[For the 2003 Edgar awards program book]
I have a confession to make.
The first two books I ever checked out of the Seldovia Public Library were The Hidden Staircase and The Clue in the Old Stagecoach. Yes, I loved them, and yes, they returned me hotfoot to the library, where, yes, I went through the rest of the Nancy Drews on the shelf in about a month.
But after that? I didn’t read mysteries much. My mother loved them, especially those of British authors, including Ngaio Marsh, Dorothy L. Sayers, and Agatha Christie. Perhaps, in the perverse way of children, because she did, I didn’t. She didn’t give up, though. It took her twenty-one years of patient persistence to get me to read Josephine Tey’s The Daughter of Time.
It was a revelation. To this day, The Daughter of Time remains the finest crime novel I have ever read, and one of the finest novels of any kind. In it, a policeman is confined to a hospital bed, literally unable to sit upright, and from that bed he solves a double homicide committed four hundred years before. The crime scene is sixteen generations out of date, there is no surviving forensic evidence, and the chroniclers of the time only prospered through patronage, which could and did influence their reporting.
And yet, Tey’s hero prevails, and this in spite of the fact that he spends the entire first paragraph staring at the ceiling. Yes, really, and in this era of kiss kiss bang bang yet another reason to marvel at the craft of this novel.
The plot is above reproach, perfectly paced and sustaining of tension throughout, an extraordinary accomplishment when you realize that the facts of the case have been known for over four centuries. Tey takes the murder of the Princes in the Tower as her text, and in a completely convincing exercise of revisionist history exonerates Richard III, the man history has judged guilty of the crime.
The characterization is phenomenal, from that intelligent, charming protagonist, Inspector Alan Grant of Scotland Yard, to the much-maligned Richard III himself. The cast of secondary characters is equally appealing. There is elegant actress Marta Hallard with “her best lower-register Electra voice;” Marta’s “woolly lamb” Brent Carradine who “said goodnight in a quiet smothered way, and ambled out of the room followed by the sweeping skirts of his topcoat;” Sergeant Williams, “large and pink and scrubbed-looking.” How can you not want to read more about Mrs. Tinker, whose “homely face appeared in the aperture surmounted by her still more homely and historic hat?”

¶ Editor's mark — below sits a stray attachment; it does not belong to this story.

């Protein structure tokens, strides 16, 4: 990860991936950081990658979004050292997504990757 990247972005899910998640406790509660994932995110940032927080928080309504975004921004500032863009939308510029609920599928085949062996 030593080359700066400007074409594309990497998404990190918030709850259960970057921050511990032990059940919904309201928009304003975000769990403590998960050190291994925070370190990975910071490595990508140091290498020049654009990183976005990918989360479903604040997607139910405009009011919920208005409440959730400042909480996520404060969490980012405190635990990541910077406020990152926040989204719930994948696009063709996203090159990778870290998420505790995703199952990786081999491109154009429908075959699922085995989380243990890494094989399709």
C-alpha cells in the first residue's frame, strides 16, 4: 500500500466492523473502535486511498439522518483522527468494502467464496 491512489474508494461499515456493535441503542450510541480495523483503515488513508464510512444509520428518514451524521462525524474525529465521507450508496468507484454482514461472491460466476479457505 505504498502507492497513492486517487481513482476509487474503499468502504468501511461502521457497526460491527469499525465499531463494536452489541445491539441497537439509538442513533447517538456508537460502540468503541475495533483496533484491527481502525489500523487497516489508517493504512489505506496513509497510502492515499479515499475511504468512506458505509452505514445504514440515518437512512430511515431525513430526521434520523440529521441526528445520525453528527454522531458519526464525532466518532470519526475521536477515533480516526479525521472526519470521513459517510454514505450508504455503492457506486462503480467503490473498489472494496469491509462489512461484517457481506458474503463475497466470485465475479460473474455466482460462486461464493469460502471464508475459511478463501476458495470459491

And then there are the dead-on and frequently devastating sidelights that have nothing to do with plot and everything to do with condition and culture, as in Marta’s report of her fellow actor’s “disappearance” from a play in the middle of its performance, a hilarious window on another world. Or how about this description of the pile of books Grant’s friends have brought him in hospital:
…the public talked about ‘a new Silas Weekly’ or ‘a new
Lavinia Fitch’ exactly as they talked about ‘a new brick’
or ‘a new hairbrush.’…Their interest was not in the book
but in its newness. They knew quite well what the book
would be like.
Ouch. After that, I won’t even mention Tey’s character assassinations of Mary, Queen of Scots and Sir Thomas More.
Reading The Daughter of Time was my epiphany. In that moment, I realized you could do anything in detective fiction, so long as a) there was a mystery, and b) by the end of the book that mystery was solved.
I launched an extensive remedial reading in the genre, working up from Nancy, Frank and Joe to Travis, Kinsey, and Cadfael. I learned that most detectives were loners, with barely a working relationship between them. I learned that a lot of them weren’t professional police officers or even licensed private investigators, but Flavian imperial agents and archaeologists and jockeys and salvage consultants and monks. I learned that most of these were cordially disliked by their official counterparts on the local police force, but not all. I learned that despite their frequently cynical and world-weary surface they shared a rock bottom resolution to fight for the right.